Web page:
[erlang-questions] This clause cannot match because....

Richard Carlsson carlsson.richard@REDACTED
Tue May 9 11:18:49 CEST 2017

I had to dig a bit to see what happens. The report in this case (the second
example) is generated by the pattern matching compilation in the
v3_kernel.erl module, and it only does so when it happens to see that a
branch will never be taken. It doesn't try more systematically to figure
out which clauses would be covered by earlier ones. (There are some other
cases where the compiler can detect earlier that clauses are not reachable,
when the input is known or partly known, but this is not such a case.)

When the pattern matching compilation comes to the point where it knows it
has either ...B] or ...b], it checks whether there is a [] (empty list)
after the position of B, and in that case it matches B and is happy.
Otherwise it goes on to look at whether it has a 'b', and in that case
whether that 'b' is followed by the empty list. But it forgets that it has
checked for [] in that position already, and no warning is generated.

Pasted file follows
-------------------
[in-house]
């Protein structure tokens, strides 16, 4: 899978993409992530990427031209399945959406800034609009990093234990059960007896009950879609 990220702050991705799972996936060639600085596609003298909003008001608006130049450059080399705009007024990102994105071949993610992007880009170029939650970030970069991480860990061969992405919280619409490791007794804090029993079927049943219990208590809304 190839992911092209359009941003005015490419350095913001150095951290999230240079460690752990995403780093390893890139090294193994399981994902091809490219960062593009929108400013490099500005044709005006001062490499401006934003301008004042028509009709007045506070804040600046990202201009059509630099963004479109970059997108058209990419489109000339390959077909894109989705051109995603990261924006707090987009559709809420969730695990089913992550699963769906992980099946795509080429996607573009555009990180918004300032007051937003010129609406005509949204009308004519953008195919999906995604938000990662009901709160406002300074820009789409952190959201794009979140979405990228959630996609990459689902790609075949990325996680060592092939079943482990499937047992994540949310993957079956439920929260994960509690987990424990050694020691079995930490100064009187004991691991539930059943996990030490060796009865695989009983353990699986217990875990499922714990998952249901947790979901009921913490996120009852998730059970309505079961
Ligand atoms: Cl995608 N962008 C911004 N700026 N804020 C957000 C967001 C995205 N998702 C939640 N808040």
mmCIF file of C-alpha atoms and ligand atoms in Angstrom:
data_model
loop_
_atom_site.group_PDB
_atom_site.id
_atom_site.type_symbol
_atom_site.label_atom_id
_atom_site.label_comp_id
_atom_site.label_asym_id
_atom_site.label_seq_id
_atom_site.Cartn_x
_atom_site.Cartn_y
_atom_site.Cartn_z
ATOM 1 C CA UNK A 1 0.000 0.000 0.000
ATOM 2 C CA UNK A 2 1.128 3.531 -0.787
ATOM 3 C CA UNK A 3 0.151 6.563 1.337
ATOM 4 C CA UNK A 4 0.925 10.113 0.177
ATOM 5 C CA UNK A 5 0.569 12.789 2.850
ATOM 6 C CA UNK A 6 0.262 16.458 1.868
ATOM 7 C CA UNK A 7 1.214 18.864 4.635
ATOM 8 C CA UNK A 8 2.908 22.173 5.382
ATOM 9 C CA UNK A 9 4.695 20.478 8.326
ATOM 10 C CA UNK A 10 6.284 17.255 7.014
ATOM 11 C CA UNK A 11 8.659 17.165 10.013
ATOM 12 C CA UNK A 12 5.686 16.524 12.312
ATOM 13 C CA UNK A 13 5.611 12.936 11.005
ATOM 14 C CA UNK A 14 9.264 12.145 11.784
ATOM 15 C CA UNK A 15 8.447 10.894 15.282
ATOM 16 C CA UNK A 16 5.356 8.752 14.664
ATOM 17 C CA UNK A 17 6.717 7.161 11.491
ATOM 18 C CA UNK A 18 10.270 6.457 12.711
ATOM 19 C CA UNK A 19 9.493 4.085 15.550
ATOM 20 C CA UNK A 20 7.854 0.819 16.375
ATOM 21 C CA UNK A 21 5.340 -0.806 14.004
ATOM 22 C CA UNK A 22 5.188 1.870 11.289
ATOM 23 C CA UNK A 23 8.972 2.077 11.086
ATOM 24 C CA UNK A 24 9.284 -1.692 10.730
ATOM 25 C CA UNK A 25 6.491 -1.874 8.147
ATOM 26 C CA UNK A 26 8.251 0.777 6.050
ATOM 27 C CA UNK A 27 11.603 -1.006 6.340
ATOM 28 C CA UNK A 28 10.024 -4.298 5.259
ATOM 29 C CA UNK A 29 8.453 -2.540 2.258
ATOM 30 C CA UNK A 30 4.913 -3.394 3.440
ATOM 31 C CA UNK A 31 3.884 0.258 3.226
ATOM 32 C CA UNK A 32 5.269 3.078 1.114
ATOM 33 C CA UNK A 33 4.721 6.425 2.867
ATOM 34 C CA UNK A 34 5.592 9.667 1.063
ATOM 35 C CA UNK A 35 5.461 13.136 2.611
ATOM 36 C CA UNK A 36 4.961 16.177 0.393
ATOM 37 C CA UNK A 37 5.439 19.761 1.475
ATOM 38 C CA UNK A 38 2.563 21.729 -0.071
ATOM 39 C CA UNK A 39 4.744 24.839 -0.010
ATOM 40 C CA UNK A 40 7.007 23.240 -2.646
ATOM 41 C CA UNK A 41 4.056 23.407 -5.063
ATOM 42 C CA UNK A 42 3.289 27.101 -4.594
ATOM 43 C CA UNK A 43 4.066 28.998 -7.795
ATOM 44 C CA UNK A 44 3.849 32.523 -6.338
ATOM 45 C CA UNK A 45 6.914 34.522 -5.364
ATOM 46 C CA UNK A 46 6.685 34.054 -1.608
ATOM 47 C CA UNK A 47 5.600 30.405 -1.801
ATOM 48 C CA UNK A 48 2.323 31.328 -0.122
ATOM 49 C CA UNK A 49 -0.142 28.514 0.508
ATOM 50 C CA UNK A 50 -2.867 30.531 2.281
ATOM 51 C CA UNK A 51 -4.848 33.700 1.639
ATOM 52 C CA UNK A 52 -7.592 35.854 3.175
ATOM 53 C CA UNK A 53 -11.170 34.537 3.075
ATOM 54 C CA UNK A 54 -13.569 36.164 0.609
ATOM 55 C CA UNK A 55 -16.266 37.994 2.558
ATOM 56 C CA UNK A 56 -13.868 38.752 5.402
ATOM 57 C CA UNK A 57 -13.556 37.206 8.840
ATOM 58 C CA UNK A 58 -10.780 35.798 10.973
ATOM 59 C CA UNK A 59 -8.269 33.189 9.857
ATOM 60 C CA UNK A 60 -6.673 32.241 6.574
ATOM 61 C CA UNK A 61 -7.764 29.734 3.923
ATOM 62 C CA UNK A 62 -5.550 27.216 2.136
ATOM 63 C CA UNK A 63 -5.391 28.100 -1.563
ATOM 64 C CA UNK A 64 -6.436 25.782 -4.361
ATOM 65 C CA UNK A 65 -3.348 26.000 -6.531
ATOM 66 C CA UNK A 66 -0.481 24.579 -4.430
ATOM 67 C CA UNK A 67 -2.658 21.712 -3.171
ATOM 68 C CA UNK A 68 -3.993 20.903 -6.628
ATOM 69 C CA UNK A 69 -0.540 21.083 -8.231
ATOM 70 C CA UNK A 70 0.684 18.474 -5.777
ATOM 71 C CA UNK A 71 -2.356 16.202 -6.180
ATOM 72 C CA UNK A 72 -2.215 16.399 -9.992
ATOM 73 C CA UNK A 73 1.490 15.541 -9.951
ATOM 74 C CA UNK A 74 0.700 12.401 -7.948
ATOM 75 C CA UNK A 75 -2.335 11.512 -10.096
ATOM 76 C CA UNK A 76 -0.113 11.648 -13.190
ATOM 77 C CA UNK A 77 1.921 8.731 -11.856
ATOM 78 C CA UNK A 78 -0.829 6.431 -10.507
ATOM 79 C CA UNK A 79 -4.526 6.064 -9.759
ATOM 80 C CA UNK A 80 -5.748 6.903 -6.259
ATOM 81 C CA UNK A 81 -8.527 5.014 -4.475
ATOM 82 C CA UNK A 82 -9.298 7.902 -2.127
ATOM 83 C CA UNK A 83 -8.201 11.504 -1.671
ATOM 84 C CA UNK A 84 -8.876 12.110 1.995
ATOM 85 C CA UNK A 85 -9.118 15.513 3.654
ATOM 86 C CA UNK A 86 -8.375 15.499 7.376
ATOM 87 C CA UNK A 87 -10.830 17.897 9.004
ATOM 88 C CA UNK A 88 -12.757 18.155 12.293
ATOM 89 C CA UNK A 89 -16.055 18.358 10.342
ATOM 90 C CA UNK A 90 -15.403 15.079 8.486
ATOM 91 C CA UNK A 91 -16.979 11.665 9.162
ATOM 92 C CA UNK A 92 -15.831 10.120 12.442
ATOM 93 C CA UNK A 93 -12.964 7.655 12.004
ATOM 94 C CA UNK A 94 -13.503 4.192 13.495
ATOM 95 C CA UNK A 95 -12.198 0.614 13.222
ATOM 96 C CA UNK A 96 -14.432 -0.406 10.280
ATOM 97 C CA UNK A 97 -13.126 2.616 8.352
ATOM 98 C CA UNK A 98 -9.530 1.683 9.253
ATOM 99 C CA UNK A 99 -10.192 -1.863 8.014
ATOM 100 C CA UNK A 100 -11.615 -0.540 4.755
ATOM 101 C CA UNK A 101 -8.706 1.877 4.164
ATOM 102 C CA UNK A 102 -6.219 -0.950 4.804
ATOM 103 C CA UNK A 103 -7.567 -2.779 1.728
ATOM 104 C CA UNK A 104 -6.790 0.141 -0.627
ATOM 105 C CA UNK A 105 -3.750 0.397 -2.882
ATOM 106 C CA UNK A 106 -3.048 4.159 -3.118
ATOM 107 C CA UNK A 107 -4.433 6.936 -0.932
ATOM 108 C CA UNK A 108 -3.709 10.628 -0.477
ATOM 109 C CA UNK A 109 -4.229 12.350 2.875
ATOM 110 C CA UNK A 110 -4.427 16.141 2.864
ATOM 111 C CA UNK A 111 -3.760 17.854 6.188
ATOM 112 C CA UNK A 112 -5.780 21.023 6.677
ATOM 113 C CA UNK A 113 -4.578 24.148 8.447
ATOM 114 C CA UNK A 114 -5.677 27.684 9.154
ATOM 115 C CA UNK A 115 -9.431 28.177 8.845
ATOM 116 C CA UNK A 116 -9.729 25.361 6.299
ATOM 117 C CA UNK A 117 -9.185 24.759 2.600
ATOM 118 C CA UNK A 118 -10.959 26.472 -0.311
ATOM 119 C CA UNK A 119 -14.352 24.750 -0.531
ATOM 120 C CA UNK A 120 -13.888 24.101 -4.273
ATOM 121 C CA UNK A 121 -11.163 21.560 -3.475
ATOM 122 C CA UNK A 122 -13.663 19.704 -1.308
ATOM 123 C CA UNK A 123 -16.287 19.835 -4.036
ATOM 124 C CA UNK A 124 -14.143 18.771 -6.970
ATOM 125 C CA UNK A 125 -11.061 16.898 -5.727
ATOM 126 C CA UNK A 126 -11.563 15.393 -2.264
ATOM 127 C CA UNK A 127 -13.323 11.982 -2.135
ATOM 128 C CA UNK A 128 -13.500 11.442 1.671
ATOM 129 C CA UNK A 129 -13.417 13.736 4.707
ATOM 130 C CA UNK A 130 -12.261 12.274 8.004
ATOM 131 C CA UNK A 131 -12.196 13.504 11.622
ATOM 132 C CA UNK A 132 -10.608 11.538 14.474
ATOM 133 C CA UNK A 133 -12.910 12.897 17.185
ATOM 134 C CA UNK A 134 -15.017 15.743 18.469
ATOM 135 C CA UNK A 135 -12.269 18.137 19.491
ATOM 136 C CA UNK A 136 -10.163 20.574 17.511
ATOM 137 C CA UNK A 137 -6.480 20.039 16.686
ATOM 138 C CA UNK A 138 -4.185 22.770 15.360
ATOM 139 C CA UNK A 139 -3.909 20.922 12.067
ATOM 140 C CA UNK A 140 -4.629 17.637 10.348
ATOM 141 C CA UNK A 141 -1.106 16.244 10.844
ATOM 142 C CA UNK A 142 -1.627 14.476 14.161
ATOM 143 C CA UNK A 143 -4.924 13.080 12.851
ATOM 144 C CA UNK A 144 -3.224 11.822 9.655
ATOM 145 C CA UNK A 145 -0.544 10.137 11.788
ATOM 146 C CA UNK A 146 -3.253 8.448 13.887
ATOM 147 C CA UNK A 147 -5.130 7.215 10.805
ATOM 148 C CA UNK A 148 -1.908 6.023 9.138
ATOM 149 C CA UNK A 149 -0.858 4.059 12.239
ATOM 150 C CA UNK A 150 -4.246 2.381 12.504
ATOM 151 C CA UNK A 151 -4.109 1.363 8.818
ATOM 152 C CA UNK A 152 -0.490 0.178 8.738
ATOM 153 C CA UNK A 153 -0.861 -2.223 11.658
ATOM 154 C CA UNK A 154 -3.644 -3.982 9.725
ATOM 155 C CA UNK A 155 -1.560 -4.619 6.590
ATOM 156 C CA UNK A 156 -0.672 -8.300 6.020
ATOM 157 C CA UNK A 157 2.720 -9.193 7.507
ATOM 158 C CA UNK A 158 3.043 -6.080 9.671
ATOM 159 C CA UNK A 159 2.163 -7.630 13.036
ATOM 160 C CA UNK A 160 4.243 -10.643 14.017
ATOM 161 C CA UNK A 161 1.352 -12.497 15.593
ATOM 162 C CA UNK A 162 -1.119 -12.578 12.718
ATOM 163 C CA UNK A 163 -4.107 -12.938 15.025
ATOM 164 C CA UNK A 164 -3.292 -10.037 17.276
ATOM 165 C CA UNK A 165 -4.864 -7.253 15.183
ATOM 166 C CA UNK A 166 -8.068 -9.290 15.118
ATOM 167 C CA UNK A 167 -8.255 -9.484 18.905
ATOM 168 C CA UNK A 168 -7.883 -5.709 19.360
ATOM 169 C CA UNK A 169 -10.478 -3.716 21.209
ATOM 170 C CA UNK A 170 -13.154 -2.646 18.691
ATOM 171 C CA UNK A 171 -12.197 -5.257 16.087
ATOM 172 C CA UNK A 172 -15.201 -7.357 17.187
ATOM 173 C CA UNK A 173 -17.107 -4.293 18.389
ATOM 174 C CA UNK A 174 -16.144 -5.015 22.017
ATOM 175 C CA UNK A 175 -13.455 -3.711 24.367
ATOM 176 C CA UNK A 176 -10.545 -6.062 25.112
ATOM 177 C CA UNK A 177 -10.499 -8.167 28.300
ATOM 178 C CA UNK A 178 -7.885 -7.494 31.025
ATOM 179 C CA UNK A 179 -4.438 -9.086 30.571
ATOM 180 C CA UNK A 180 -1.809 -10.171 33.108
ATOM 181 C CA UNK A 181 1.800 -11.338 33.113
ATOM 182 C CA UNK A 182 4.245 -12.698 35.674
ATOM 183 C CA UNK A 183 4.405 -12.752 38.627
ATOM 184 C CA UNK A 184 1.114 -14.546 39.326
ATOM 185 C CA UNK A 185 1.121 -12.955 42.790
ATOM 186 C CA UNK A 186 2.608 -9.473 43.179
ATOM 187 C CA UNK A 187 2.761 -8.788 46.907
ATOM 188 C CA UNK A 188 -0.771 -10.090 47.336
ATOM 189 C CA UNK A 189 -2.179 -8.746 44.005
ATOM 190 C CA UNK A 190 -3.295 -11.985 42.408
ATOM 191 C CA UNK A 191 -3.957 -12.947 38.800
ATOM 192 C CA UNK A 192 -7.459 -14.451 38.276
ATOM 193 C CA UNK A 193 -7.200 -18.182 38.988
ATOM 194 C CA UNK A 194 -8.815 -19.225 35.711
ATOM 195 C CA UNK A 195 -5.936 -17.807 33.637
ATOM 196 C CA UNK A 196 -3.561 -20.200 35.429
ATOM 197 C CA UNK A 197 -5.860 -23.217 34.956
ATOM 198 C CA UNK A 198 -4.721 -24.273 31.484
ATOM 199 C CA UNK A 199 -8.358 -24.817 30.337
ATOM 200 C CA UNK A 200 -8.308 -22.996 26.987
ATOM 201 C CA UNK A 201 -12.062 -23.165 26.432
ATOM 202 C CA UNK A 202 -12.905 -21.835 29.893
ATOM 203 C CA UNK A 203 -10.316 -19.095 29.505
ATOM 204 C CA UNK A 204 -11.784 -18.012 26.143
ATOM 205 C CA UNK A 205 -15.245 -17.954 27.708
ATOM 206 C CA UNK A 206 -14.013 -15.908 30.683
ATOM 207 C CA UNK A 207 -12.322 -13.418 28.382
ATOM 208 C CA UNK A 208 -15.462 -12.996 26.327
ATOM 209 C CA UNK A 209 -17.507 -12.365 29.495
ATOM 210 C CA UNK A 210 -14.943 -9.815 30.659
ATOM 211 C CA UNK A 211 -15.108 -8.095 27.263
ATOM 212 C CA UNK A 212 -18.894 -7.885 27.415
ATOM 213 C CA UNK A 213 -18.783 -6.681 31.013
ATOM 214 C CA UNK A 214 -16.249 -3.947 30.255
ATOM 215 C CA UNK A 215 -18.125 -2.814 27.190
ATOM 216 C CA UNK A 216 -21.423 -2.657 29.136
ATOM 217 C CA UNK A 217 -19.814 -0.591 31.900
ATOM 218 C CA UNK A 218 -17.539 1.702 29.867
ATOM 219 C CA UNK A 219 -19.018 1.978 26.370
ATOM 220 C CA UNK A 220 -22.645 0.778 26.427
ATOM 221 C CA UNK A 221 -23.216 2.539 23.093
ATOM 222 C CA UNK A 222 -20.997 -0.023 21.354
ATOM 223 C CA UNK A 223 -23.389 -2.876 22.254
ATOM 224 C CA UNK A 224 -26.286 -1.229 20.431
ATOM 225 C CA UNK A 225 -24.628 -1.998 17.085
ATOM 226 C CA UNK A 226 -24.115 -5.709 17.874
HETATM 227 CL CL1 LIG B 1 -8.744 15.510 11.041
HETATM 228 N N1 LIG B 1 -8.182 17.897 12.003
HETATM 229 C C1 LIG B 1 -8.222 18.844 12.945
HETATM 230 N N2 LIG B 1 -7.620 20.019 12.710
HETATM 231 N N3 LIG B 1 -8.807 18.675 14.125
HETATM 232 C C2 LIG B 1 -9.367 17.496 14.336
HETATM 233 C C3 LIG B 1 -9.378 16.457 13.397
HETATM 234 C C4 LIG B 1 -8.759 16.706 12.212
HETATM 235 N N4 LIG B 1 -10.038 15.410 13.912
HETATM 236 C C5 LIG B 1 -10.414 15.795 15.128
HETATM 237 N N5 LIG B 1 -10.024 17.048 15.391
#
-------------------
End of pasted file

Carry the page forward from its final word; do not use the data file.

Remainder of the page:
2017-05-08 14:54 GMT+02:00 Stefan Hellkvist <hellkvist@REDACTED>:

> Hi all,
> I was just struck by a bug in my code due to wrong ordering of clauses.
> Given a function f/1 which could be simplified to something like this:
> f([a, B]) ->
>     B;
> f([a, b]) ->
>     will_never_happen.
> The problem is that the clause f([a, b]) is never taken simply because it
> is fully covered by the first clause which matches all values for the
> second element in the list. If I had put the second clause before the more
> general clause it would have worked the way I thought it should.
> I'm curious though. Why did the compiler not spot the problem in the code
> for f/1 when it can obviously spot the problem in a, to me at least,
> similar function f/2 seen below?:
> f(a, B) ->
>     B;
> f(a, b) ->
>     will_never_happen.
> In this example, (f/2), I get a compilation error with a very good and
> detailed description of what the problem is, but in the first case (f/1)
> the compiler does not see the problem (or cannot?) with the covering
> clause.
> Is this some edge case where the compiler has just stopped caring and I
> must use dialyser to spot the problem at an earlier stage than at runtime?
> Stefan
> p.s. funny thing is that if I use a tuple instead of a list to create f/1
> in the same way the compiler is once again able to spot the problem, but
> not with a list as argument.
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